I was always into birds and started birding in Istanbul when I was 15. At the time, there were fewer than 20 Turkish birdwatchers out of 65 million people. Still, there are only a few hundred. I did my undergraduate thesis on the long-term effects of selective logging on the birds of Kibale Forest, Uganda. Then I did my Ph.D. on the causes and consequences of bird extinctions, both in the field in the Costa Rican countryside and as part of a global analysis based on a database of world’s birds I created.
Mongabay: How is your research conducted?
Cagan Sekercioglu: I have four main projects.
Sekercioglu in the Brazilian Pantanal with colleagues Andras Baldi and Walter Jetz.
The longest-running is the “Population dynamics of Costa Rican forest and countryside birds” project around Las Cruces, where I conducted my PhD research with Gretchen Daily and Paul Ehrlich. Mongabay has written about our radio tracking work there. Currently supported by Stanford University, National Geographic Society, the Moore Family Fund, and the Koret Fund, we combine a diversity of methods (mark-recapture using bird banding, radio tracking, GIS analysis, nest monitoring, isotopic and molecular analyses, vegetation surveys and microclimatic measurements) to study the ecology and long-term population dynamics of native bird species in forest vs. forest fragments and human-modified habitats. Primary objectives are to understand the birds’ use of forest fragments and other tropical countryside habitats, obtain measures of long-term population changes in different habitats, and advise locally-compatible habitat restoration policies that increase the viability of regional bird populations. Since 1998, we have mist netted over 50,000 birds of 250 species. In addition to banding the birds, we have radio-tracked over 450 individuals of 11 species, which to our knowledge, is the largest sample size of any tropical bird radio-tracking project in the world. We also monitor hundreds of bird nests to measure breeding success, investigate avian malaria and other blood parasites, use molecular biology to understand population connectivity, and use feather stable isotopes to understand bird diet and migration patterns.
In Turkey, my NGO KuzeyDoga directs a range of projects supported by the Christensen and Whitley Funds, UNDP, and the Conservation Leadership Programme. These include running the only bird banding (ringing) stations in eastern Turkey, doing wetland restoration, conducting the only ecological restoration experiment in the east by erecting cattle exclosures in important wetlands, using camera traps to study wolves, bears and other carnivores, and interviewing villagers for ethnobotany research. We collaborate with Kafkas University of Kars and 19 Mayis University of Samsun. Our focus is to build local capacity, train students and do applied conservation, while collaborating with a range of experts from scientific illustrators to dragonfly specialists. Details are on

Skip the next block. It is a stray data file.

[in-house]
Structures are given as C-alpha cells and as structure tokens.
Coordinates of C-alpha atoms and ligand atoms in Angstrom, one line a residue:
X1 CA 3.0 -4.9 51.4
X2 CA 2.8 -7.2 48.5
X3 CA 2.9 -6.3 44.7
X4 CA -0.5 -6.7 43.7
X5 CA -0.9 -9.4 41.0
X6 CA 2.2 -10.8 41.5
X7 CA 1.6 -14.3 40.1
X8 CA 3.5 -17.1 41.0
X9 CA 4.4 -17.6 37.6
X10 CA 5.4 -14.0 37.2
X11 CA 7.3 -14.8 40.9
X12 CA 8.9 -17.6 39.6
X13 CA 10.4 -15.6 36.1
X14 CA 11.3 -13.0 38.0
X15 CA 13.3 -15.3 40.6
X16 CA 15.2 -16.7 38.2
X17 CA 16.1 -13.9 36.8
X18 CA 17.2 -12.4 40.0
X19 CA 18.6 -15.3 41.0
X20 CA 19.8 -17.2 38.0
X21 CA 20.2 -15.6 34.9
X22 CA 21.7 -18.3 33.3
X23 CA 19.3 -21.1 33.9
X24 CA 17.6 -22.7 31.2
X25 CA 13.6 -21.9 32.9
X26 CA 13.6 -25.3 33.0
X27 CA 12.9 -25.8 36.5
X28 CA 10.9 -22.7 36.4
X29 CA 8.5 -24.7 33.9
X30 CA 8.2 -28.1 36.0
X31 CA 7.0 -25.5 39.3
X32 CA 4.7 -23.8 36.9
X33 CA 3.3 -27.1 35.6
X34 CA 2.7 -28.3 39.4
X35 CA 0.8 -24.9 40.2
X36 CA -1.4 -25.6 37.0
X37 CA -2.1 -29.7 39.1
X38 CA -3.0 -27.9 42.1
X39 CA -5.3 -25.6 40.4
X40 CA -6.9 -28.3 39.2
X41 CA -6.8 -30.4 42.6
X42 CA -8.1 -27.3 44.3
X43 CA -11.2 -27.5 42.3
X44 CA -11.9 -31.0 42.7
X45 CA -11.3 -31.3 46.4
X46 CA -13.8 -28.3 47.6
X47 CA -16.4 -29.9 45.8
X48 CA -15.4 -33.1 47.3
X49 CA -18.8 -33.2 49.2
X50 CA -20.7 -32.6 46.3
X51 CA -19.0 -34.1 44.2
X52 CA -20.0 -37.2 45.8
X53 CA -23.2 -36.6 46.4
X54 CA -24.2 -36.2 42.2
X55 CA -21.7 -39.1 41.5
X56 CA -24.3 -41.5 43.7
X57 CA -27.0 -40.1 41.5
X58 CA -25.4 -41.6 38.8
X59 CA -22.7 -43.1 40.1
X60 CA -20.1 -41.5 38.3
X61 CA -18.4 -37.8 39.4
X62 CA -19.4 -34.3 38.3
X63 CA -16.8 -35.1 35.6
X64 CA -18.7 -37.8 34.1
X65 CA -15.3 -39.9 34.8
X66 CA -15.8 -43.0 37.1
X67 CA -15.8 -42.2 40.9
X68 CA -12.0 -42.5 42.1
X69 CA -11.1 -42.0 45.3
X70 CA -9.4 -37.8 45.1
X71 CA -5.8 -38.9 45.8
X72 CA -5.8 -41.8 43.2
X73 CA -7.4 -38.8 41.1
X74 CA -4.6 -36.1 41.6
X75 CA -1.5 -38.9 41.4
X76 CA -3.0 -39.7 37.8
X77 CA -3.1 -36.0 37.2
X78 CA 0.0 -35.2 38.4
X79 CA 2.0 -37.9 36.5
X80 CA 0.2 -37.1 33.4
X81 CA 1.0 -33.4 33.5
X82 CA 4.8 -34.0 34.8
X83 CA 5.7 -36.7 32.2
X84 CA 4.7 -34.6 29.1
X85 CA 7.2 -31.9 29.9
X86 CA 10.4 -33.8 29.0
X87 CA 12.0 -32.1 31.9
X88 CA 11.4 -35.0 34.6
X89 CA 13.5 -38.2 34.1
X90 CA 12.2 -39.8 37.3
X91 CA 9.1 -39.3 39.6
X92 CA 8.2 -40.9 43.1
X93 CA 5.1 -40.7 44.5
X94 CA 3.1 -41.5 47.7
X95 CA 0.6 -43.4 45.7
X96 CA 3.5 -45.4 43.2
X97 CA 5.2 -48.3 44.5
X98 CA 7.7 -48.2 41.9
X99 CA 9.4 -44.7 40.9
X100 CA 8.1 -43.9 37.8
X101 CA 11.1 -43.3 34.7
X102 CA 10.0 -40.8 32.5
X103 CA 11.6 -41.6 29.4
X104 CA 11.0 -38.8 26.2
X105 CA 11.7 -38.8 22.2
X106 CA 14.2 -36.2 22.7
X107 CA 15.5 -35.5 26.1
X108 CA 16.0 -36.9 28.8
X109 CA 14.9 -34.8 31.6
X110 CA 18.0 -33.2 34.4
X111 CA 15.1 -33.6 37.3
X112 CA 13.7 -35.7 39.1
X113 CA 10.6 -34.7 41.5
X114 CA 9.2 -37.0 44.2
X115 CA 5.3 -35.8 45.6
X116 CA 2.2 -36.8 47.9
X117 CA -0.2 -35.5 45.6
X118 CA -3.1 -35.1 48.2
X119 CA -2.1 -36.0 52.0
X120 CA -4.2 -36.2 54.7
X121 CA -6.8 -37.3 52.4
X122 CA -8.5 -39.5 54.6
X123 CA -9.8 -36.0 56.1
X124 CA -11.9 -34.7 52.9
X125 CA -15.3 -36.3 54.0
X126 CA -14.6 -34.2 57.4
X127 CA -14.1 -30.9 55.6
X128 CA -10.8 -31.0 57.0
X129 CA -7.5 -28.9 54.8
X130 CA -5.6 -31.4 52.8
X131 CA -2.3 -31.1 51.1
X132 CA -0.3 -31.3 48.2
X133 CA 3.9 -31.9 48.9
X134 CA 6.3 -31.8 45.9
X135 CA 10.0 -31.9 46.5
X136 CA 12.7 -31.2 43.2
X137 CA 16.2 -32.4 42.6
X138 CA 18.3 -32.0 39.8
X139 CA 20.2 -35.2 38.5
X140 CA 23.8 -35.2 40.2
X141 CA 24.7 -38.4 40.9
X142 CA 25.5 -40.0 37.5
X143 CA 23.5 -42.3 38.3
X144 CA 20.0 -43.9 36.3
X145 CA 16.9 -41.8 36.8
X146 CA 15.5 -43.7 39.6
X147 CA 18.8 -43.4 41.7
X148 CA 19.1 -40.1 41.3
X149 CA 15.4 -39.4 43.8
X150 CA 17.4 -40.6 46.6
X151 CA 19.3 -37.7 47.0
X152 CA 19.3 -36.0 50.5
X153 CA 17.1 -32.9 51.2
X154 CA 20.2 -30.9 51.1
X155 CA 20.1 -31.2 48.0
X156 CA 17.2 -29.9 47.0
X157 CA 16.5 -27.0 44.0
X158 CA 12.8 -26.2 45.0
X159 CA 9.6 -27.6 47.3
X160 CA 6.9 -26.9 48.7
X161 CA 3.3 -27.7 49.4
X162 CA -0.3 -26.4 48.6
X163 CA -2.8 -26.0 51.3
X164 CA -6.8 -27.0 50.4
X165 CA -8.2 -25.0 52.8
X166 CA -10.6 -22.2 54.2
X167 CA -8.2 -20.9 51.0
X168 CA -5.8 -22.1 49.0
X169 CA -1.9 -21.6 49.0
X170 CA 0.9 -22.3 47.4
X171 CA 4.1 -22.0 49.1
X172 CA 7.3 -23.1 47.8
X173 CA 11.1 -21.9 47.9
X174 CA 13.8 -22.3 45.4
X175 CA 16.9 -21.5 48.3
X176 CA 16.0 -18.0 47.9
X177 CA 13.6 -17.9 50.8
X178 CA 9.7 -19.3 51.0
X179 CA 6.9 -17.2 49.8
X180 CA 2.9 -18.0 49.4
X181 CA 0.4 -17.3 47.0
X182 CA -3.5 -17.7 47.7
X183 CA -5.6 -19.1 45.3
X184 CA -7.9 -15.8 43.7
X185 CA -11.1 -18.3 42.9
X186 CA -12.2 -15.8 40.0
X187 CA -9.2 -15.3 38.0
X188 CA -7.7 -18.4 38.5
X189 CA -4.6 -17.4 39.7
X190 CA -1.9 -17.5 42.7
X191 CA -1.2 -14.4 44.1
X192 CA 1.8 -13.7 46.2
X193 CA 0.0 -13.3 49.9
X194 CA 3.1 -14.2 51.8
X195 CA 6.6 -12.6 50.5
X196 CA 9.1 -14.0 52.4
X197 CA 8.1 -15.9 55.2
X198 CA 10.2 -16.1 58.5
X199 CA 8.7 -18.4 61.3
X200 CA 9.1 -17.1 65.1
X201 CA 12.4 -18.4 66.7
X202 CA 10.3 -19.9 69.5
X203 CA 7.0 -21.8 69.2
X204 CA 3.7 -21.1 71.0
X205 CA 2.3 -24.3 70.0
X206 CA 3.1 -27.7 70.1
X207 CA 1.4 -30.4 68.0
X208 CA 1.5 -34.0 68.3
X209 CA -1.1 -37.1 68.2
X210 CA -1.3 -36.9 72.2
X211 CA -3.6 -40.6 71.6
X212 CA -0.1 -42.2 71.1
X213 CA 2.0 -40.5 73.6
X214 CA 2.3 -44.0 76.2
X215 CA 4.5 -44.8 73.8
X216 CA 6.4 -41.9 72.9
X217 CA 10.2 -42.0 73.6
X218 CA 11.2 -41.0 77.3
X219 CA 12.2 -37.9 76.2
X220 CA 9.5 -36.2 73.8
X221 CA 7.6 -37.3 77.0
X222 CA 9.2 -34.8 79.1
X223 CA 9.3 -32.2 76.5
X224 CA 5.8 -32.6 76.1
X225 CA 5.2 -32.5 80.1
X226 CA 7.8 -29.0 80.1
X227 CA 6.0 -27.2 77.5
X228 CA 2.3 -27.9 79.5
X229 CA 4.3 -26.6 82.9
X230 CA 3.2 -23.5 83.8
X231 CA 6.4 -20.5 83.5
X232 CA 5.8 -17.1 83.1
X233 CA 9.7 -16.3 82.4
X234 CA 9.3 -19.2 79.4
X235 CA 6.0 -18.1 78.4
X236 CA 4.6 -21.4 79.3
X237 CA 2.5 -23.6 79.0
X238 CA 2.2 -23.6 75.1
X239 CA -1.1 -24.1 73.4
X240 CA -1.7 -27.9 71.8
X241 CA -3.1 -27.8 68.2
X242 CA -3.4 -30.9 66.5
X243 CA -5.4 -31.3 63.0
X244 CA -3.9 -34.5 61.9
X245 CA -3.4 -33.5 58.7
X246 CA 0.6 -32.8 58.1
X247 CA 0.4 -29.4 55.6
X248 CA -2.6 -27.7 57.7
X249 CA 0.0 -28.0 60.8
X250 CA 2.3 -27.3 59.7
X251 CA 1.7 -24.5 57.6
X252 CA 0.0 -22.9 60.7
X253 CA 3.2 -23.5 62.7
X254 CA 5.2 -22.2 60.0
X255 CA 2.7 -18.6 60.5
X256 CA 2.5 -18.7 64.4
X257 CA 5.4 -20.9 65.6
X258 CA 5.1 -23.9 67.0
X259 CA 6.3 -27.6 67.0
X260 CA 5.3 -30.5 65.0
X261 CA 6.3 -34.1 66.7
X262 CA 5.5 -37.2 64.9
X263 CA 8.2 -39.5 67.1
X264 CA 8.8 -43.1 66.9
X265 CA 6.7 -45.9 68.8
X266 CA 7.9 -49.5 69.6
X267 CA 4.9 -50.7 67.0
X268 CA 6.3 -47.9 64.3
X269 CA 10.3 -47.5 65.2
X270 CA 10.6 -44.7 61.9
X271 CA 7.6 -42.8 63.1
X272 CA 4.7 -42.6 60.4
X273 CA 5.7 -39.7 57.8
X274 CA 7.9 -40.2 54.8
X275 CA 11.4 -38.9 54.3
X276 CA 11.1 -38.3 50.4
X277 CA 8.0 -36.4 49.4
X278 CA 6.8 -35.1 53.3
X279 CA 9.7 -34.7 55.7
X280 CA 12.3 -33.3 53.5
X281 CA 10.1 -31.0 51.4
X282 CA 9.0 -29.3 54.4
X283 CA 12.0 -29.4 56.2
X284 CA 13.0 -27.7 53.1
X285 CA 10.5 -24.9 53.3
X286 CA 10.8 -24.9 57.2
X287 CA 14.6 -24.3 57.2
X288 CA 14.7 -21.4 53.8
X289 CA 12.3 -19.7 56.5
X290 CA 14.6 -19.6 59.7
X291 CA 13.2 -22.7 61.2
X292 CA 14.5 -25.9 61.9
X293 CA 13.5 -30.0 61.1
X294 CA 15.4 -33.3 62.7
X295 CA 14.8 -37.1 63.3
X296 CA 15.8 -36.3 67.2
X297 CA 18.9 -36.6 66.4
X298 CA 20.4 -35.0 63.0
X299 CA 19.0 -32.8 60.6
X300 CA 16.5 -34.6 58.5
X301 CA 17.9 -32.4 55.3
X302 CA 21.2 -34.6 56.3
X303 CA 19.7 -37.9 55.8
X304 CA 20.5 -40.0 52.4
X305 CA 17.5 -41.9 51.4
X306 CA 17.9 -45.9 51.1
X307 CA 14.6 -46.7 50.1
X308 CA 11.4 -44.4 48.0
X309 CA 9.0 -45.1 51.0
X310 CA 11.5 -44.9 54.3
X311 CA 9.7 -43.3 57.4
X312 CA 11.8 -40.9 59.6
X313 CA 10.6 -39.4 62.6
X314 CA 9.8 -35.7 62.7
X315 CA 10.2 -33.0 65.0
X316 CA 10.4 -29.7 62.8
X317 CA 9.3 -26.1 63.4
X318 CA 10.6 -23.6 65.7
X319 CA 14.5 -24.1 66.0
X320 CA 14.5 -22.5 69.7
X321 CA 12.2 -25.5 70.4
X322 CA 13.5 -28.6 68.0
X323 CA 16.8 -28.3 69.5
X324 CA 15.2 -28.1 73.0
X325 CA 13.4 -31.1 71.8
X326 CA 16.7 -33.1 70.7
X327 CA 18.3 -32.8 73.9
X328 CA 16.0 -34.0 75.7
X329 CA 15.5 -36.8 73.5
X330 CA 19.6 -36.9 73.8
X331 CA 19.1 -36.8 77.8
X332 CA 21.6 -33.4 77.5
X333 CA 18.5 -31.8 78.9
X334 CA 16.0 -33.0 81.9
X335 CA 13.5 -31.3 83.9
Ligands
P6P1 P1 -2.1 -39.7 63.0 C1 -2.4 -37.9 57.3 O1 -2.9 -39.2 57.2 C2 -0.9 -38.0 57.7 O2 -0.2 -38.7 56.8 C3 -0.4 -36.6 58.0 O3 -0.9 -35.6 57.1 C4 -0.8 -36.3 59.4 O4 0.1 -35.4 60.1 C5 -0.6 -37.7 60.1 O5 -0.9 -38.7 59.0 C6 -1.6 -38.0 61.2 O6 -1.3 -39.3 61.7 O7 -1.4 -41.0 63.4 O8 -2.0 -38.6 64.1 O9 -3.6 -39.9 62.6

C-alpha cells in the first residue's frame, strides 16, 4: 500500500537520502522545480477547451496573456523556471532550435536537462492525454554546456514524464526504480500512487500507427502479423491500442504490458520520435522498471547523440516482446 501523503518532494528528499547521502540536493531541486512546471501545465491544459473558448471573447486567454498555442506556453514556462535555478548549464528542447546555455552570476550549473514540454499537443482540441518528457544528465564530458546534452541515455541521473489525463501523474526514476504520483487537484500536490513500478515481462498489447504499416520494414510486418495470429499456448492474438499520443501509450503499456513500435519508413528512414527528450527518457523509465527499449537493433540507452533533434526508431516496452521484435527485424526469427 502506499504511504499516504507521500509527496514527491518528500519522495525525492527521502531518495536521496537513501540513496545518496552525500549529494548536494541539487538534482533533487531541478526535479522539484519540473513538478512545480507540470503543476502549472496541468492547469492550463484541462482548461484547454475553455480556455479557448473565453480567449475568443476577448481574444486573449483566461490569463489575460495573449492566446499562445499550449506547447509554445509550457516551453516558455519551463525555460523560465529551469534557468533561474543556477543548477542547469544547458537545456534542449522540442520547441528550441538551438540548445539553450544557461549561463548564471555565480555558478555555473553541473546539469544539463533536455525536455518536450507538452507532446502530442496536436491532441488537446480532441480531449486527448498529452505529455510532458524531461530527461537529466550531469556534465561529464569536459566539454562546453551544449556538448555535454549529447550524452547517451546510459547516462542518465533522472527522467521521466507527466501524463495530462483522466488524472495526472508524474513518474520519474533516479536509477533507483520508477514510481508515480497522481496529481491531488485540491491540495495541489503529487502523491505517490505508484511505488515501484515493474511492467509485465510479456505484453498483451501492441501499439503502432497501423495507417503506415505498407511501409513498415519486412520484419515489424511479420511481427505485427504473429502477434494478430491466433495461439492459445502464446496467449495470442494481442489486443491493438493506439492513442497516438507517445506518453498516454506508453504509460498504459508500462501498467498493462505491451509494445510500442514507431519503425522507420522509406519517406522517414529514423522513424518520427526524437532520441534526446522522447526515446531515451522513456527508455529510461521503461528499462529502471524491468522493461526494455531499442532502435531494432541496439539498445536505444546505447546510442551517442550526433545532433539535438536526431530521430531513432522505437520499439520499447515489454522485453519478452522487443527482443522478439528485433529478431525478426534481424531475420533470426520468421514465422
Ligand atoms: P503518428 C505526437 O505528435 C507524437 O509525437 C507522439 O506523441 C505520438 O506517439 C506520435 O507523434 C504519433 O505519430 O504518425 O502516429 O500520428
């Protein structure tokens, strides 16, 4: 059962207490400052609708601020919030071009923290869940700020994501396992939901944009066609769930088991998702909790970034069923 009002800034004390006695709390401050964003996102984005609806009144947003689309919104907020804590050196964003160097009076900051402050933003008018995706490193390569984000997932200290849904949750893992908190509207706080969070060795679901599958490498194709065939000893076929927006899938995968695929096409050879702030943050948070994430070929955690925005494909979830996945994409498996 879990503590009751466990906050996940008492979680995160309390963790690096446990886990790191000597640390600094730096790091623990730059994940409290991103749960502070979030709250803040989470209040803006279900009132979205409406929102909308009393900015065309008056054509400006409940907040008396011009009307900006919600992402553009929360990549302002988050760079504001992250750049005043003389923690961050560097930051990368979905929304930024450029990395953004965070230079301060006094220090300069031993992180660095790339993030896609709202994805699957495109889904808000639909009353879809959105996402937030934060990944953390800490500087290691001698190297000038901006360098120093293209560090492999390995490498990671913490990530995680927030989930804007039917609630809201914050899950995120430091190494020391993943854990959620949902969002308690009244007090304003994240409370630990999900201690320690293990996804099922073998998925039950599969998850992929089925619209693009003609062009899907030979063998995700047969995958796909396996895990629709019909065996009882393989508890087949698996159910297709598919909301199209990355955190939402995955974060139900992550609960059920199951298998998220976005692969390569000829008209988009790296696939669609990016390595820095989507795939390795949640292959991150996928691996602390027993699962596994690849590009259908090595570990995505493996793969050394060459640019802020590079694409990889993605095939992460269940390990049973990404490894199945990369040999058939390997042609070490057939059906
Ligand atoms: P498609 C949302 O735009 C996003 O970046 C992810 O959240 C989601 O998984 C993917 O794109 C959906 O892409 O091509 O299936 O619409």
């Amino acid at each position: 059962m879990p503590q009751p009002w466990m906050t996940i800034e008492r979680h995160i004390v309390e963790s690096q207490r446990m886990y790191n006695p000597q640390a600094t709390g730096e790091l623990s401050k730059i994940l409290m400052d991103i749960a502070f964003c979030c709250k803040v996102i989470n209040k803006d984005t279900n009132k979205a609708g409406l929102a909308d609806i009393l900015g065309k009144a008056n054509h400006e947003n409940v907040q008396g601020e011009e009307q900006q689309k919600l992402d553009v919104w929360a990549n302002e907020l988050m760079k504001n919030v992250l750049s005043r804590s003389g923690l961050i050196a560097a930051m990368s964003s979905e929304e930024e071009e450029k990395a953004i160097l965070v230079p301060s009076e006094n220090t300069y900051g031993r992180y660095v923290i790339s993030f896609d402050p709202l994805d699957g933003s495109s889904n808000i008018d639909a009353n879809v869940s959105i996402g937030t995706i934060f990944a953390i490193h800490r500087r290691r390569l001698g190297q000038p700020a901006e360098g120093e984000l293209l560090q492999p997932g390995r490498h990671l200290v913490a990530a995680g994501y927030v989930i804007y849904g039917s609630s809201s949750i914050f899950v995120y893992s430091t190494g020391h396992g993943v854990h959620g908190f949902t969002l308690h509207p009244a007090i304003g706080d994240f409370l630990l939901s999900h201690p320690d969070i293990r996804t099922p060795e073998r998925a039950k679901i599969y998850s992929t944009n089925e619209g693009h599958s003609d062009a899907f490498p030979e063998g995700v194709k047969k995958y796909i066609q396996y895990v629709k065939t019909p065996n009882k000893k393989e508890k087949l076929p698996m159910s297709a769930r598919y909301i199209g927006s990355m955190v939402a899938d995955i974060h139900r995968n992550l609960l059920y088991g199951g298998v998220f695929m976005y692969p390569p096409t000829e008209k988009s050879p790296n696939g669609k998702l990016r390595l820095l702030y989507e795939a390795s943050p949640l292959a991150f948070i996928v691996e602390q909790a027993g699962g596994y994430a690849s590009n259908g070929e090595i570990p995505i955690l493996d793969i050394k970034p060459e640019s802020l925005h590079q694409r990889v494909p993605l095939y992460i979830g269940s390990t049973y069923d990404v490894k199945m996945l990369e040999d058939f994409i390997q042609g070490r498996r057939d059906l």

Sekercioglu’s field assistants in Costa Rica
In Ethiopia, also supported by the Christensen Fund, I run the Ethiopia Bird Education Project (to educate people, not birds!), which conducts environmental education and capacity building with everyone from primary school to graduate students to local people with no schooling. We are working to establish the official Ethiopian bird banding program, to be run by Ethiopians. To enable that, we are training Ethiopians to become licensed bird banders. We work with Ethiopian Wildlife and Natural History Society, the Debub University Awassa College of Agriculture and Wondo Genet Forestry College to study the bird communities of savanna woodland, shade coffee, montane forest, and wetlands with bird banding and bird surveys.
I also conduct meta-analyses on bird ecology, conservation and future extinctions scenarios by using the world bird ecology database I compiled from hundreds of bird books and articles with the help of students and volunteers. It has over 600,000 entries on a range of variables such as diet, habitat, clutch size, body mass, region and conservation status. Publications and further details of my research are on
Mongabay: While you’ve worked all over the work, you’ve spent some time in Kars, Turkey, a region more famous for its frigid winters than its biodiversity. What’s it like surveying the bird life of Kars?
Sekercioglu in cold-weather gear in Hokkaido, Japan
Cagan Sekercioglu: Kars is similar to Alaska in some ways. It is a wild place that can be -50 C in the winter, but between April-October, it is very pleasant. Even in the winter, it is a beautiful, snow-covered landscape where you can see foxes and wolves. Kars is mostly steppe grassland, wheat fields, and rangeland that is bisected by the Kars river and sprinkled with seasonal wetlands, ponds and lakes. It also has extensive yellow pine forests in Sarikamis. In the south, there is the more temperate Aras River valley, a Key Biodiversity Area with orchards. Kars is mostly a mile-plus high plateau but it can get up to 3000 m in the Allahuekber Mountains and below 1000 m in the Aras Valley. We work mostly at the Kafkas University wetland/grassland/river ecosystem, Sarikamis forest, Kuyucuk Lake, and the Aras River between Kars and Igdir. We run bird banding (ringing) stations at the latter two sites and do year-around bird surveys. We sometimes have to wade in waist-deep snow in the winter to count birds and, in August, it can be near 40 C at Aras, where we have to wear rubber waders to check the nets over the lake. At Kuyucuk Lake, we stay in a 9 square meter cabin with no shower and cook food over an LPG stove. The nets are checked every hour, 24 hours-a-day, with no days off for the entire fall and spring season. Although we rotate people, our core banding team works without a day off for three months in the fall and spring. We need more people but in Turkey there are only eight certified bird banders, including myself. However, our project is training dozens, educating hundreds, and building critical conservation and ecological research capacity.